There should be no talking, no eating and no mobile phone use when riding public transport, the chief implementer of the government's COVID-19 response said Monday in defense of eased physical distancing rules which is being done with risk management in mind.
The Inter-Agency Task Force will meet Tuesday to discuss arguments for and against the reduction of the minimum one meter distance between commuters. President Rodrigo Duterte told his Cabinet to give him a visual of their recommendations.
"It's a matter of risk management," said Sec. Carlito Galvez. "Ang importante, no talking, no droplet, no using of cellphone."
"Transport is a vehicle for recovery. Kung wala yung vehicles, at yung tinatawag po natin na transportation we cannot recover," he said.
Air-conditioned private cars are at higher risk, Galvez said. Canteens and work places where people talk to each other are the most vulnerable, he said.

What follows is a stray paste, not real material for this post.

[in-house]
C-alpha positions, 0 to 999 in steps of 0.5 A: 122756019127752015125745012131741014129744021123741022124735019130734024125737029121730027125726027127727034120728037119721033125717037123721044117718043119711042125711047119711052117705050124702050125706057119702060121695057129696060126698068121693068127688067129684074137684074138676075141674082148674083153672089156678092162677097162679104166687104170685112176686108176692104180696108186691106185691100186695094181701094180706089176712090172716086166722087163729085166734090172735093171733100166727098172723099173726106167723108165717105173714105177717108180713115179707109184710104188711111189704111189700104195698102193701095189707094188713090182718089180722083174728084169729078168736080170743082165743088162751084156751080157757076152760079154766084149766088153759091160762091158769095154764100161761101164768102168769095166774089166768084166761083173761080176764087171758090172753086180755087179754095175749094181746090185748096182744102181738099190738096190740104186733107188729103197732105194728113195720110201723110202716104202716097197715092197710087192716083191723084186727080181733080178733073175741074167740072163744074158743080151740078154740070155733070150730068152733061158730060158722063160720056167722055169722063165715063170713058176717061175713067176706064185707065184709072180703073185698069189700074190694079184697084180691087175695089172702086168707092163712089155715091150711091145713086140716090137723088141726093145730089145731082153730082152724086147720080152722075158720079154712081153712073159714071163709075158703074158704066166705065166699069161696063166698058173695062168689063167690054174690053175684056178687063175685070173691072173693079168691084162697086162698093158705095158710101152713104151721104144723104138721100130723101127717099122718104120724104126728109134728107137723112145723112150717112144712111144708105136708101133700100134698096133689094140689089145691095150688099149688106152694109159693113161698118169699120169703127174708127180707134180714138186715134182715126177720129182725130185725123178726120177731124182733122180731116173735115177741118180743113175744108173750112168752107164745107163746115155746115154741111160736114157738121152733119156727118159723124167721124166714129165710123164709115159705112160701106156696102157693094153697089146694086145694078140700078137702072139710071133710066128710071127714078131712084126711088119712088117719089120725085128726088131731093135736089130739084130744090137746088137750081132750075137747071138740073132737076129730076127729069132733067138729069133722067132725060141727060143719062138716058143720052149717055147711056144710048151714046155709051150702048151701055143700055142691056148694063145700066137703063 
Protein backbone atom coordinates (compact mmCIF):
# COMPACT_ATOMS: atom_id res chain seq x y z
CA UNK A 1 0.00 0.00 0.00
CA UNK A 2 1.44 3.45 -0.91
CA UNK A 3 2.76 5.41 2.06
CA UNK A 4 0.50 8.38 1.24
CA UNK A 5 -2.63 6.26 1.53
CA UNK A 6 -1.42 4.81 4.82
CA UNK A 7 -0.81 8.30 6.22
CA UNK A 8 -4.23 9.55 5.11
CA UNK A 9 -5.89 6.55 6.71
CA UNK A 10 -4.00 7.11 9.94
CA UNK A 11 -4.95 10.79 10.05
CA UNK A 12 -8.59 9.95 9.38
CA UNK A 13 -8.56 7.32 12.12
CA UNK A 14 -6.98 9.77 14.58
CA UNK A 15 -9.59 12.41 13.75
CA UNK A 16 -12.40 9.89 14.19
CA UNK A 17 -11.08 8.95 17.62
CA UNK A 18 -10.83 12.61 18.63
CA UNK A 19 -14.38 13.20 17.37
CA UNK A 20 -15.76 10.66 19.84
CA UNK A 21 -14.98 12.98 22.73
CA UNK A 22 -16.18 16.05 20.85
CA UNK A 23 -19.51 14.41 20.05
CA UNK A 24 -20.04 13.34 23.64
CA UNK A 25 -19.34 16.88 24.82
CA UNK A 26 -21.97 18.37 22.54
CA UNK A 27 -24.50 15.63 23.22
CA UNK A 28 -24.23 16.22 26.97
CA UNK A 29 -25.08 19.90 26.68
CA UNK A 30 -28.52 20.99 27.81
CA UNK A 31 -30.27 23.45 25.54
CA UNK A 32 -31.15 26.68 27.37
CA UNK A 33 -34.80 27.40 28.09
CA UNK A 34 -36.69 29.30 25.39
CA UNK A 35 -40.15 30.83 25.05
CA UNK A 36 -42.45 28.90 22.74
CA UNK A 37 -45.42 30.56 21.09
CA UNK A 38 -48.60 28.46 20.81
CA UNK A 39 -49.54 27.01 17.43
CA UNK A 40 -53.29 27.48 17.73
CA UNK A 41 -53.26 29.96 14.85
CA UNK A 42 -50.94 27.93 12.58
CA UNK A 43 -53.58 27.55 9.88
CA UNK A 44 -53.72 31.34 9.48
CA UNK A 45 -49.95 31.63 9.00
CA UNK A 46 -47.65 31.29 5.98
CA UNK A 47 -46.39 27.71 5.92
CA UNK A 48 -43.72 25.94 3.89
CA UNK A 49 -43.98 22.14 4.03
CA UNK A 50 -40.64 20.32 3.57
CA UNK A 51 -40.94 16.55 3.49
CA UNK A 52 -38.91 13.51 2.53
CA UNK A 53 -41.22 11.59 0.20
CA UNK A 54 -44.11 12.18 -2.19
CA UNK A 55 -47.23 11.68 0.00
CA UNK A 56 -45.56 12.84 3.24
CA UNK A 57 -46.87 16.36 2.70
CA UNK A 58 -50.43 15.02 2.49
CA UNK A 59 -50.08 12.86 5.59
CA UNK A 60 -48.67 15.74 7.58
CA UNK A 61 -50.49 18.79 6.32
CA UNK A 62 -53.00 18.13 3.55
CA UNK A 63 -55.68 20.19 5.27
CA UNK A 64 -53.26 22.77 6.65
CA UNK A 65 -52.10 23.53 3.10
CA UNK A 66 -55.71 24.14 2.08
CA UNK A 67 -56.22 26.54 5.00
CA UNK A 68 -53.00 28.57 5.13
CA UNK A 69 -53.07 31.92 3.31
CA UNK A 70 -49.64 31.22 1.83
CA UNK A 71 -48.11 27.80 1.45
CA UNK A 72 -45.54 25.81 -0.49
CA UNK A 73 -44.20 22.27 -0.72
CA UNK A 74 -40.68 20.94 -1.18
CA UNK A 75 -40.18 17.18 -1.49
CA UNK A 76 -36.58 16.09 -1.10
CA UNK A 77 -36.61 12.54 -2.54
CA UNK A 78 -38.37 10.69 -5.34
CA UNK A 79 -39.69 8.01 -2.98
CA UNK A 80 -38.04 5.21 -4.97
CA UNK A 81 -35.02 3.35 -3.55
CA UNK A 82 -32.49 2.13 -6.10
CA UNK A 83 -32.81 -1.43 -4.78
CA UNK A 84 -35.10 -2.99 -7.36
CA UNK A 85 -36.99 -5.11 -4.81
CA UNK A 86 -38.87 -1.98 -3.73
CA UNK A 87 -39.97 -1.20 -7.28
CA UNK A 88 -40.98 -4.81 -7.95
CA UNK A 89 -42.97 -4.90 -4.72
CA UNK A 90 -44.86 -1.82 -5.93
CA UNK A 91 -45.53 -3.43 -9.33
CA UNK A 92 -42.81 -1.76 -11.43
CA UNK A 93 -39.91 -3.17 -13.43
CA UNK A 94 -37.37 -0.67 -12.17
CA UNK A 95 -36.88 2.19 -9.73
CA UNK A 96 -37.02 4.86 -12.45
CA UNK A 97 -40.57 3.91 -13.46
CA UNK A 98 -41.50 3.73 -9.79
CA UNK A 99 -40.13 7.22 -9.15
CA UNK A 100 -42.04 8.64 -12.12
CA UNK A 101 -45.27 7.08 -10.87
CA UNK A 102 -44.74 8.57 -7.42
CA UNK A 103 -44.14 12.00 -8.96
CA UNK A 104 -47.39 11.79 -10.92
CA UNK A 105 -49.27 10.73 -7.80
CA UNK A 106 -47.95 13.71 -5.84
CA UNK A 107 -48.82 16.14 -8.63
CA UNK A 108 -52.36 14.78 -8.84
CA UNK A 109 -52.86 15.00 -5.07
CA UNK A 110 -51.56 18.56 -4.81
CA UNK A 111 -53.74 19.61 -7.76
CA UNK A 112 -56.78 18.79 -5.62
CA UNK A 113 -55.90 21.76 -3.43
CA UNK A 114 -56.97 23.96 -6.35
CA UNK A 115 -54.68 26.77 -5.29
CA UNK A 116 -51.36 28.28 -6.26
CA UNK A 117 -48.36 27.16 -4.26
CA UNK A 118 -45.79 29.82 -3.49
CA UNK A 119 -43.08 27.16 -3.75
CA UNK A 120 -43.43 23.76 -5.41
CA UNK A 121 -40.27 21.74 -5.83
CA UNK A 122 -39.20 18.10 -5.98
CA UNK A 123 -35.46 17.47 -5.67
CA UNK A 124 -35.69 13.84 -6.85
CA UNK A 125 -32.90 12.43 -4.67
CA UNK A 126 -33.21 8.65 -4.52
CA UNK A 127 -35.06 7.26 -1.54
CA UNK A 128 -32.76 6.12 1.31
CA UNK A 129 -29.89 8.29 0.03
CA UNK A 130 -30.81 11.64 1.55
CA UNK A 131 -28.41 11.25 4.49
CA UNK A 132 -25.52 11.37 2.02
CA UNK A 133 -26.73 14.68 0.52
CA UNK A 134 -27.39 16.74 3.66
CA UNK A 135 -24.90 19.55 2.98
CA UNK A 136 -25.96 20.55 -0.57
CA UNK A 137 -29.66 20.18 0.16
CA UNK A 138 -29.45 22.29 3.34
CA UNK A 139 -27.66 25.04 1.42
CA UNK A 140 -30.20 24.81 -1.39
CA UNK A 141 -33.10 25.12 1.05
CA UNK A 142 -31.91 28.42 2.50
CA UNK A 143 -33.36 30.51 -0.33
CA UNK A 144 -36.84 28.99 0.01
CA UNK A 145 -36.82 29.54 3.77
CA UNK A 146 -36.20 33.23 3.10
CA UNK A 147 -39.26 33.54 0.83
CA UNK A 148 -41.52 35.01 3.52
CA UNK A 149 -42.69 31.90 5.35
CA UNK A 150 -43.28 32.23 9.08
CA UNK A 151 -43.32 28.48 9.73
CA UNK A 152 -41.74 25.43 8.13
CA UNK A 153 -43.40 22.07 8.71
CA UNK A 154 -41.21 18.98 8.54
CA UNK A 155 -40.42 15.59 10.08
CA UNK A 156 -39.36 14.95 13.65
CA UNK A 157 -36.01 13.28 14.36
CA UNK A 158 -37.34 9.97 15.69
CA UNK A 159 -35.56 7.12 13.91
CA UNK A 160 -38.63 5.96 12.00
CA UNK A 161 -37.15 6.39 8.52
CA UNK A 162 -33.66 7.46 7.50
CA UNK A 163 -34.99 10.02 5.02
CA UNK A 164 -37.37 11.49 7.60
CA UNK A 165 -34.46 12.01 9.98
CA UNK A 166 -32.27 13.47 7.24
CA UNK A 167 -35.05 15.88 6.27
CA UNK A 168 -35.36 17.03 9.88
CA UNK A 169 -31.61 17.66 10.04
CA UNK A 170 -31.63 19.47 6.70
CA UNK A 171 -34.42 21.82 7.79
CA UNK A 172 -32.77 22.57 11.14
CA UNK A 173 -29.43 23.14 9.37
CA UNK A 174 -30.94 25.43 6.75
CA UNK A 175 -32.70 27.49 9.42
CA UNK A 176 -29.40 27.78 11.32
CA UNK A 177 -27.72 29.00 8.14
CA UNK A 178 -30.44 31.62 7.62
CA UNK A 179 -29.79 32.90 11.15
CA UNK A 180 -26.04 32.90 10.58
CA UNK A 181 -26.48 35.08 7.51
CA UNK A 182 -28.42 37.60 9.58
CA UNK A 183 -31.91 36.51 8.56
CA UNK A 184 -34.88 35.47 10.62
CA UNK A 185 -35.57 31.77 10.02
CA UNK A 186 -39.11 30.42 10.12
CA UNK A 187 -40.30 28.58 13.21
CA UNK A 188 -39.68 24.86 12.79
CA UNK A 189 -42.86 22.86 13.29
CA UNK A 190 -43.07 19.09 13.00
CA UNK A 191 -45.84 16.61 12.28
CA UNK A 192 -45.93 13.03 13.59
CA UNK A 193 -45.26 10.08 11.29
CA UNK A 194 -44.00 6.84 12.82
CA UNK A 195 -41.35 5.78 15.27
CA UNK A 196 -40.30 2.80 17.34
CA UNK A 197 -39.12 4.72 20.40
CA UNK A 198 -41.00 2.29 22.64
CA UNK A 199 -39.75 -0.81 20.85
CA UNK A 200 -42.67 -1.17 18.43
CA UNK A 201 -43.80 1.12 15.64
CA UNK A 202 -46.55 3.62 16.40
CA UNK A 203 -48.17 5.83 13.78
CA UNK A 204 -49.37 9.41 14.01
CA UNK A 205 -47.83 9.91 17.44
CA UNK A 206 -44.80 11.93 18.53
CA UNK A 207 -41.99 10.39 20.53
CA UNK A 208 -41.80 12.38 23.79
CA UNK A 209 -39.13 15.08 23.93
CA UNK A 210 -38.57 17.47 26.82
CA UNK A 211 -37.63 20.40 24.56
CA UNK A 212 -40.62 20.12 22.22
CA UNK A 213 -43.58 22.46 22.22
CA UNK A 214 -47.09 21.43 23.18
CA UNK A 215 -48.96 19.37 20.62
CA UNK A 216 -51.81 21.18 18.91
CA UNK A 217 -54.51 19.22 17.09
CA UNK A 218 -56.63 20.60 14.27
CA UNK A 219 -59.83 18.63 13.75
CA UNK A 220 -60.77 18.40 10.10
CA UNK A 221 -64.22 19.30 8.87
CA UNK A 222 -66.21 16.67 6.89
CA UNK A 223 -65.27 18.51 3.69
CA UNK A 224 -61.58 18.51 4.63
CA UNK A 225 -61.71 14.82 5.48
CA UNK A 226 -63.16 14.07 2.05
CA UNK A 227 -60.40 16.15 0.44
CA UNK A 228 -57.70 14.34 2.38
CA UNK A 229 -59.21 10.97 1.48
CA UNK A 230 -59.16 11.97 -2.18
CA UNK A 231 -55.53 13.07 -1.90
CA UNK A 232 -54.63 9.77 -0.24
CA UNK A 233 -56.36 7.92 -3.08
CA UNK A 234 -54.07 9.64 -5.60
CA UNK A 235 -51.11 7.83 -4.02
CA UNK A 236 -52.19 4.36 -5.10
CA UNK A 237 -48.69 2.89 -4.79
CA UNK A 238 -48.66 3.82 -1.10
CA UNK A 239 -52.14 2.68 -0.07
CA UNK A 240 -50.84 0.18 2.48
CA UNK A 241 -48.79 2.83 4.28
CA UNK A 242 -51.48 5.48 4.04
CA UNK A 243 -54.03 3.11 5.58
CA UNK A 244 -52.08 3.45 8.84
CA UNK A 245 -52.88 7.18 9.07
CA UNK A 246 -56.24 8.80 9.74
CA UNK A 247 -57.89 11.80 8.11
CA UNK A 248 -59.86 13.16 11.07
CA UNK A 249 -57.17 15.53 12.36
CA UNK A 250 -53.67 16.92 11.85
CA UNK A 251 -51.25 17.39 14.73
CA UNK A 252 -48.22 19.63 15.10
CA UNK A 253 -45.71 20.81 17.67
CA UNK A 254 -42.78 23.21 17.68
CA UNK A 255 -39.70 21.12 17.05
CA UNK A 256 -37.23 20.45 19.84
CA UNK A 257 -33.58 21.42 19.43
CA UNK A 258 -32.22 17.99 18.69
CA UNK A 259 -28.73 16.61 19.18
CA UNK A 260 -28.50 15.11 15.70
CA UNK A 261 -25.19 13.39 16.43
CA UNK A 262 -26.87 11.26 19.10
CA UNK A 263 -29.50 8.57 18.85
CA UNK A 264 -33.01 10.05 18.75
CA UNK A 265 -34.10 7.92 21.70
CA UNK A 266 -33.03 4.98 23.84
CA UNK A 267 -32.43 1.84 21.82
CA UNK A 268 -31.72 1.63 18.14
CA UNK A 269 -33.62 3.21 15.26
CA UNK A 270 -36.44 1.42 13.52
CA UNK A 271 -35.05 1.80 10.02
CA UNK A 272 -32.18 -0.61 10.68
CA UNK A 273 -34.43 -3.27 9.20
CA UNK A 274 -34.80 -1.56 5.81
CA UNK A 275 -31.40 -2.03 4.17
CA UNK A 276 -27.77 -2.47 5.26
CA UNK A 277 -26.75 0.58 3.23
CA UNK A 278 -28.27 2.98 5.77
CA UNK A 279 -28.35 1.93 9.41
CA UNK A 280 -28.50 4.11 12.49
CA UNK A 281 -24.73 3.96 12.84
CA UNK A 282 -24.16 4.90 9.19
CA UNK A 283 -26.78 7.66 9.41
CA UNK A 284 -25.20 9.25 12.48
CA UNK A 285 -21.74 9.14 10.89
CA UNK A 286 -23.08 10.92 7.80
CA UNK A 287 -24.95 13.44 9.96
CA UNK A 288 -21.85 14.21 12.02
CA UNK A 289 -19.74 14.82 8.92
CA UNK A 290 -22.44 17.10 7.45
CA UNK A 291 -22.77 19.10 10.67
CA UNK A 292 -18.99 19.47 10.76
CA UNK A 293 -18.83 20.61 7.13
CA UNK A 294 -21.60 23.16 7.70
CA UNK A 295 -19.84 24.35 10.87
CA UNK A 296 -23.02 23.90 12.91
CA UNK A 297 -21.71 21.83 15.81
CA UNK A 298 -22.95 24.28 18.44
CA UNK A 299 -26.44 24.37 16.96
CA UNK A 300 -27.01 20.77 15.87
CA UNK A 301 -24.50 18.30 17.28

Earlier Monday, the Healthcare Professionals Alliance Against COVID-19 said reduced physical distancing could lead to higher infections. Citing the group's simulations, Health Sec. Francisco Duque said there could be an additional 686 cases per day. It will be considered in Tuesday's meeting.
The HPAAC gave the following recommendations on reducing COVID-19 risk when using public transport:
- If you're feeling sick, stay at home. Isolate yourself
- Wear a face shied and a face mask.
- Wash your hands
- If the train or bus is not packed, continue observing a one-meter distance from other commuters. If possible, stay farther away.
- If you must cough or sneeze, cover your mouth with the back of your elbows, not your palms.
- If you really have to go out of the house and take public transport, avoid the rush hour. Pick dead hours.
- Don't talk. Don't sing inside public transport.
- If you can, open the window.